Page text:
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Can on-line “compatibility” tests find you true love? Or, how we blew up my brother’s calculator
by Janet Jacobsen
Nov/Dec 2003 issue

by Janet L. Jacobsen

Reader’s Digest reports that some cyber-personals services are now offering on-line comparability tests. One test includes 480 questions and the service reports to match only those who are 85% compatible. That means you’d have to click on 408 questions.


But think about it. Most folks are only interested in dating people within about ten years of their age. Assuming an equal distribution of age groups, this will put about 25% in your compatible range.
Smoking/nonsmoking is another key screening factor. Less than 30% of the population smokes these days, so assuming you’re a nonsmoker you take out 30% and you’re down to 17.5% of the original group. Of course, we have to consider that half of those in the pool are not the sex you want to meet, so you have 8.75% of the possibilities remaining.


So far we’ve screened for three factors - age, sex, and smoking preference - and we’re down to less than 9% of the original group. Now consider a few of the more obvious - and limiting - choices: kids/no kids; pets/no pets; lives nearby; religion; education. You can see that the likelihood of an 85% “match” on a dozen questions, let alone 408, gets pretty small.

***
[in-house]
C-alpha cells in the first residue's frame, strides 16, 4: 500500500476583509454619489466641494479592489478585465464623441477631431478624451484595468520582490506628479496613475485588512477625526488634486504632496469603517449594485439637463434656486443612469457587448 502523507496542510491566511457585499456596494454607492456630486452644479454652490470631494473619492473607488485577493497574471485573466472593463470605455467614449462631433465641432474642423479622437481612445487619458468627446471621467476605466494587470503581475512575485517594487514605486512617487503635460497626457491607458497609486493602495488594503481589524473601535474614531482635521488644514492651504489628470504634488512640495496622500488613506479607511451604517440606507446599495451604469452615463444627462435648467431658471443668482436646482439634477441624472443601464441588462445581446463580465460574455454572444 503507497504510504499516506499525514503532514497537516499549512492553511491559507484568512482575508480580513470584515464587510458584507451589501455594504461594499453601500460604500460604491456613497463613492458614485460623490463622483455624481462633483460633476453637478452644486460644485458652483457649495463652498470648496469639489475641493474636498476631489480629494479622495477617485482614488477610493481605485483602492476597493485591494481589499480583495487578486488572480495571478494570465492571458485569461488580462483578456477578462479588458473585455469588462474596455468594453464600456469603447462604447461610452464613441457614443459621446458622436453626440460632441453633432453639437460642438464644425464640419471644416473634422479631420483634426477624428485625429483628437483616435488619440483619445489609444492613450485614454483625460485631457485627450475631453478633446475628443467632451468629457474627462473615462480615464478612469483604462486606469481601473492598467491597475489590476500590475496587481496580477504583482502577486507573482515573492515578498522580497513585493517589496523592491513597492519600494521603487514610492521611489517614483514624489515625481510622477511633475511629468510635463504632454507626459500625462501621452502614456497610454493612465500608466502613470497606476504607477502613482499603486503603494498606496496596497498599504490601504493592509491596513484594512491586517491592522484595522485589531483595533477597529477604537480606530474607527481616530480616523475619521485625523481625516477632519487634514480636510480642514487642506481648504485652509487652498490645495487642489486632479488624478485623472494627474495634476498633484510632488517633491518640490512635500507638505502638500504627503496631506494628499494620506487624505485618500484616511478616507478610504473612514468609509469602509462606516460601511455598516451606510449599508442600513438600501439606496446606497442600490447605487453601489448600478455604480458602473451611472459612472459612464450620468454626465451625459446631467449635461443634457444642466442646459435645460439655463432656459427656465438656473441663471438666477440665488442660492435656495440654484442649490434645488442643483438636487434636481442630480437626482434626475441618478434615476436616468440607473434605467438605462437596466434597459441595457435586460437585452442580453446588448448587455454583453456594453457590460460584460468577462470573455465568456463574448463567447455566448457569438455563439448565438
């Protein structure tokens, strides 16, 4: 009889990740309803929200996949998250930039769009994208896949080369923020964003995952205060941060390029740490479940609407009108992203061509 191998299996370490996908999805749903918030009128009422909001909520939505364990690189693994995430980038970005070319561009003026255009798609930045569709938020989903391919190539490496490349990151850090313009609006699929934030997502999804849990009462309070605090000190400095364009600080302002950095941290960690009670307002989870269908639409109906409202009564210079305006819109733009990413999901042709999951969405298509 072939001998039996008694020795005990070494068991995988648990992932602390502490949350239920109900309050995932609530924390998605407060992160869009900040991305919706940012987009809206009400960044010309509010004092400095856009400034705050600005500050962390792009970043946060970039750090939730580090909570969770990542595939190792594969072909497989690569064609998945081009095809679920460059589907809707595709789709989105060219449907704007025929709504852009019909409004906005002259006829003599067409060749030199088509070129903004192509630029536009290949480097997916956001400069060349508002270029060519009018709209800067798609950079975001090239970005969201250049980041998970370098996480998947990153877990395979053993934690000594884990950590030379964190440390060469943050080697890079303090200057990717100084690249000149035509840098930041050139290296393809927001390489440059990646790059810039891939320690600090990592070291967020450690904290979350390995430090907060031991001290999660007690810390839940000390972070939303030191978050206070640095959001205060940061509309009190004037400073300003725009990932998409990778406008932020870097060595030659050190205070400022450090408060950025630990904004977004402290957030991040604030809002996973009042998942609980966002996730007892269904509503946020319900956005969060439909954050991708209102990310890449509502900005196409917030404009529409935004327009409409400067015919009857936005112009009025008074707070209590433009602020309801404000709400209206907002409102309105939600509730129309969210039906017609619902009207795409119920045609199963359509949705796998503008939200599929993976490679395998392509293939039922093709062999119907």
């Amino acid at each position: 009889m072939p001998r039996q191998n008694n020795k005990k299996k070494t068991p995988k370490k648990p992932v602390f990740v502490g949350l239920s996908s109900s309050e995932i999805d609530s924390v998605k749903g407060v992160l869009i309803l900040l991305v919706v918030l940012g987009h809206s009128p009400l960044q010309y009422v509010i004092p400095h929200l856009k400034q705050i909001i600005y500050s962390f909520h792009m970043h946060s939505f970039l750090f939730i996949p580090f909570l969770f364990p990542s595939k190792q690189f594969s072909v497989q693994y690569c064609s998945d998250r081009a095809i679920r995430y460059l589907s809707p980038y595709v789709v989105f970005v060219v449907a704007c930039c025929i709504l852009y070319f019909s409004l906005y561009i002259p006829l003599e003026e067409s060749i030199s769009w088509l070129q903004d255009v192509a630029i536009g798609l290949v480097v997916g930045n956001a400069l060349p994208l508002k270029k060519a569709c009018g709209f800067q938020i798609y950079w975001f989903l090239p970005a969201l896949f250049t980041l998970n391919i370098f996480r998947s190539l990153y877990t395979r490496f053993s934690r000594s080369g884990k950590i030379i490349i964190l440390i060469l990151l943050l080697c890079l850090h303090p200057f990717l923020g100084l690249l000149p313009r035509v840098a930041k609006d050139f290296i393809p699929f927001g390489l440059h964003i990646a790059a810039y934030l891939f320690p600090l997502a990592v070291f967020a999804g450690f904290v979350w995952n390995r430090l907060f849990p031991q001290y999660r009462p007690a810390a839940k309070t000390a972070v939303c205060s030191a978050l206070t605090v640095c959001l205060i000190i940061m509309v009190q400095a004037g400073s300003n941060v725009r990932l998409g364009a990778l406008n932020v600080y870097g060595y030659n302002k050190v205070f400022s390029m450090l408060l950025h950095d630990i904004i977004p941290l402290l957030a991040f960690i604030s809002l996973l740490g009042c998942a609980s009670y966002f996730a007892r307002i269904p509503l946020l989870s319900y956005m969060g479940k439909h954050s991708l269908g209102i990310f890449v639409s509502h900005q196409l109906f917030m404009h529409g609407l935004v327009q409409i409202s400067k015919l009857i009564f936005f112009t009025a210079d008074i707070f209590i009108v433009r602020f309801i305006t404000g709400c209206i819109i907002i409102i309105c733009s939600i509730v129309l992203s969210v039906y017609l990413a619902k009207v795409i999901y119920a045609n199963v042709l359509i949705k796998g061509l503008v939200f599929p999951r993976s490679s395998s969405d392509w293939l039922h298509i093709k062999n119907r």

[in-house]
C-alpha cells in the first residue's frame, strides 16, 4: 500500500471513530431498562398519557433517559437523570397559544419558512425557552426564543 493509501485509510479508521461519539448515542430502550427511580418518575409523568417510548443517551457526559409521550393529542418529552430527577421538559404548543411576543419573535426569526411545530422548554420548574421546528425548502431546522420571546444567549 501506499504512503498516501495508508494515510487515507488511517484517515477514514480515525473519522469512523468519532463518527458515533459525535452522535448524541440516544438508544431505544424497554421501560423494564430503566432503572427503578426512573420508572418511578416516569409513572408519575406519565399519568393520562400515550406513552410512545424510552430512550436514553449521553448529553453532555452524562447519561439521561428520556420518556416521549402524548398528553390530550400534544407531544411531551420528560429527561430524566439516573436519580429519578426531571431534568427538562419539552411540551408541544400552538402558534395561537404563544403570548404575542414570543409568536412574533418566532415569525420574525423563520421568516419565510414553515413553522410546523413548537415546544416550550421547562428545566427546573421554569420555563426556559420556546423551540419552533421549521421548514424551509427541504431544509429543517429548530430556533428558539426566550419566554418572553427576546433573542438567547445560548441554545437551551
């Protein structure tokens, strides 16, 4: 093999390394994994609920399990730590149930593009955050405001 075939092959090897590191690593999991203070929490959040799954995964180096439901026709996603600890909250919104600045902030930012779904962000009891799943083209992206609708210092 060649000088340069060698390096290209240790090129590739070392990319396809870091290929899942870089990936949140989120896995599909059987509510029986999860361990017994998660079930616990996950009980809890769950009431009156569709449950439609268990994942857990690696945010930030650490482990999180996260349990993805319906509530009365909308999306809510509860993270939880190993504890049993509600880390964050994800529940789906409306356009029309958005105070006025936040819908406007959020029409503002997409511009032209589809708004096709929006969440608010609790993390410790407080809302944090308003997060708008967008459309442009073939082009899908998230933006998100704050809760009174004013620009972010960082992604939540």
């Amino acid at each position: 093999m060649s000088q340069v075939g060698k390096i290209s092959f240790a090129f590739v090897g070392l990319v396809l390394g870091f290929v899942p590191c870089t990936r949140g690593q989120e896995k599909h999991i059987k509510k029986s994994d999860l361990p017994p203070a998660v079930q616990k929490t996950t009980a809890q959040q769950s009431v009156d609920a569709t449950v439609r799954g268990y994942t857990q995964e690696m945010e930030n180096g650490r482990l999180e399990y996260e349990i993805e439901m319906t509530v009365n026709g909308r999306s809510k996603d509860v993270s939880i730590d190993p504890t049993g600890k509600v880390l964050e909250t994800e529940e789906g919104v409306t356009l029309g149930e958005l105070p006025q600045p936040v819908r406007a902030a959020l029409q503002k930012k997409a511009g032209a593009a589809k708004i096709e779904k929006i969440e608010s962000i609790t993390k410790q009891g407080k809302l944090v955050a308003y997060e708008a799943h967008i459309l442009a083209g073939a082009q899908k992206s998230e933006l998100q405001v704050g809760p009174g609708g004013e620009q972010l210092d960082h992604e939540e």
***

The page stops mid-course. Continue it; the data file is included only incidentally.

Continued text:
Let’s assume that all of the remaining 405 categories on which we need to match are simply yes/no questions. (That gives us our best chance of agreement - 50%.) I wanted to figure the odds of getting that degree of matching out for the remaining 405 categories. So I called Eric, my electrical engineer brother, and asked him to do the calculation. The number was too small for even his best calculator to figure. Miniscule. Less than miniscule.


Still, the company in question might say that if the service has a million people signed up, there could be a chance of them finding you an 85% match. Except, said Eric, they only get to choose from those in the service who were actually willing to fill out a 480-item questionnaire, and, as Eric said, “Who’s going to do that!?!”
It’s a cool marketing premise. It got them mentioned in Reader’s Digest, after all. But is it a real service?
No.